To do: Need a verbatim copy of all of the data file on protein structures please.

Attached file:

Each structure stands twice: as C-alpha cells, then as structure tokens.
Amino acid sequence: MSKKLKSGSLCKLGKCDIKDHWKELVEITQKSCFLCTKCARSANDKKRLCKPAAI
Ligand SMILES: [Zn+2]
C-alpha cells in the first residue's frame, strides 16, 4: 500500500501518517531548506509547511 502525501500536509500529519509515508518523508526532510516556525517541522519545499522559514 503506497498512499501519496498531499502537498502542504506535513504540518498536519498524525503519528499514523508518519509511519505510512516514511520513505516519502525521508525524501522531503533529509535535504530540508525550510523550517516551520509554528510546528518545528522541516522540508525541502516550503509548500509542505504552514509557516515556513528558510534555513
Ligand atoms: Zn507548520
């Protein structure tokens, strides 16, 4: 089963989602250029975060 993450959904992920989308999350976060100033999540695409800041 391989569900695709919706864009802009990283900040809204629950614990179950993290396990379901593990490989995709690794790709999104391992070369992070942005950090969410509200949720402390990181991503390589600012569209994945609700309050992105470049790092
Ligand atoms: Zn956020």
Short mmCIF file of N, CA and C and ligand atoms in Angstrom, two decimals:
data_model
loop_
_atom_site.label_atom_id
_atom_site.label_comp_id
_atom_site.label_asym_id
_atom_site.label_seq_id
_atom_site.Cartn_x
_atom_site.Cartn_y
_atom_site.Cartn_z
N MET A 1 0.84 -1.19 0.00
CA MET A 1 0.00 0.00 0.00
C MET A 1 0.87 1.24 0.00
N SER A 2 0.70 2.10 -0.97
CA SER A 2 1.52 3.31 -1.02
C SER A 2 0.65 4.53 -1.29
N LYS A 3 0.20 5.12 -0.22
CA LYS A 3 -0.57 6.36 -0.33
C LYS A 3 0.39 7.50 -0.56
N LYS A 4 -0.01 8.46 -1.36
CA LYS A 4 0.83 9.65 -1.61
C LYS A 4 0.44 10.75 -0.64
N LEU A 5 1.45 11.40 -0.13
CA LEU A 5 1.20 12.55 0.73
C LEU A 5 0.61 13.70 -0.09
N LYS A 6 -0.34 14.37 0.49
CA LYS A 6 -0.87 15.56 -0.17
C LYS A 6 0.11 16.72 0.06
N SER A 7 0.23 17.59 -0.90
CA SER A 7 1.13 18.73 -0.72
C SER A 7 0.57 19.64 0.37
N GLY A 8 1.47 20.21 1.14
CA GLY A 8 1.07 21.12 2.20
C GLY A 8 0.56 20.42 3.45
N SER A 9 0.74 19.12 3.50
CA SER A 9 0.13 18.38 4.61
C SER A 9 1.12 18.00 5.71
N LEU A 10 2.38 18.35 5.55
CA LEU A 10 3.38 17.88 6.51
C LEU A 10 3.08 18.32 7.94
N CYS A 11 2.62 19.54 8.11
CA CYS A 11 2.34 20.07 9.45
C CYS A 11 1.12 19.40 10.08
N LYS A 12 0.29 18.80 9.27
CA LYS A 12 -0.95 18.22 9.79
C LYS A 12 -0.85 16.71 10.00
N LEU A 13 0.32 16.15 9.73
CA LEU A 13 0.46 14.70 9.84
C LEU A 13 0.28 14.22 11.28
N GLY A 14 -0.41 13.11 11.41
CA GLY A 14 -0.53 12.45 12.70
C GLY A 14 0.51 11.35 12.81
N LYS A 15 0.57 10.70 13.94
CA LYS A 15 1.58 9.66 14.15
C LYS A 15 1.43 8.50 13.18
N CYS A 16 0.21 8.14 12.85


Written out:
Each structure stands twice: as C-alpha cells, then as structure tokens.
Amino acid sequence: MSKKLKSGSLCKLGKCDIKDHWKELVEITQKSCFLCTKCARSANDKKRLCKPAAI
Ligand SMILES: [Zn+2]
C-alpha cells in the first residue's frame, strides 16, 4: 500500500501518517531548506509547511 502525501500536509500529519509515508518523508526532510516556525517541522519545499522559514 503506497498512499501519496498531499502537498502542504506535513504540518498536519498524525503519528499514523508518519509511519505510512516514511520513505516519502525521508525524501522531503533529509535535504530540508525550510523550517516551520509554528510546528518545528522541516522540508525541502516550503509548500509542505504552514509557516515556513528558510534555513
Ligand atoms: Zn507548520
């Protein structure tokens, strides 16, 4: 089963989602250029975060 993450959904992920989308999350976060100033999540695409800041 391989569900695709919706864009802009990283900040809204629950614990179950993290396990379901593990490989995709690794790709999104391992070369992070942005950090969410509200949720402390990181991503390589600012569209994945609700309050992105470049790092
Ligand atoms: Zn956020």
Short mmCIF file of N, CA and C and ligand atoms in Angstrom, two decimals:
data_model
loop_
_atom_site.label_atom_id
_atom_site.label_comp_id
_atom_site.label_asym_id
_atom_site.label_seq_id
_atom_site.Cartn_x
_atom_site.Cartn_y
_atom_site.Cartn_z
N MET A 1 0.84 -1.19 0.00
CA MET A 1 0.00 0.00 0.00
C MET A 1 0.87 1.24 0.00
N SER A 2 0.70 2.10 -0.97
CA SER A 2 1.52 3.31 -1.02
C SER A 2 0.65 4.53 -1.29
N LYS A 3 0.20 5.12 -0.22
CA LYS A 3 -0.57 6.36 -0.33
C LYS A 3 0.39 7.50 -0.56
N LYS A 4 -0.01 8.46 -1.36
CA LYS A 4 0.83 9.65 -1.61
C LYS A 4 0.44 10.75 -0.64
N LEU A 5 1.45 11.40 -0.13
CA LEU A 5 1.20 12.55 0.73
C LEU A 5 0.61 13.70 -0.09
N LYS A 6 -0.34 14.37 0.49
CA LYS A 6 -0.87 15.56 -0.17
C LYS A 6 0.11 16.72 0.06
N SER A 7 0.23 17.59 -0.90
CA SER A 7 1.13 18.73 -0.72
C SER A 7 0.57 19.64 0.37
N GLY A 8 1.47 20.21 1.14
CA GLY A 8 1.07 21.12 2.20
C GLY A 8 0.56 20.42 3.45
N SER A 9 0.74 19.12 3.50
CA SER A 9 0.13 18.38 4.61
C SER A 9 1.12 18.00 5.71
N LEU A 10 2.38 18.35 5.55
CA LEU A 10 3.38 17.88 6.51
C LEU A 10 3.08 18.32 7.94
N CYS A 11 2.62 19.54 8.11
CA CYS A 11 2.34 20.07 9.45
C CYS A 11 1.12 19.40 10.08
N LYS A 12 0.29 18.80 9.27
CA LYS A 12 -0.95 18.22 9.79
C LYS A 12 -0.85 16.71 10.00
N LEU A 13 0.32 16.15 9.73
CA LEU A 13 0.46 14.70 9.84
C LEU A 13 0.28 14.22 11.28
N GLY A 14 -0.41 13.11 11.41
CA GLY A 14 -0.53 12.45 12.70
C GLY A 14 0.51 11.35 12.81
N LYS A 15 0.57 10.70 13.94
CA LYS A 15 1.58 9.66 14.15
C LYS A 15 1.43 8.50 13.18
N CYS A 16 0.21 8.14 12.85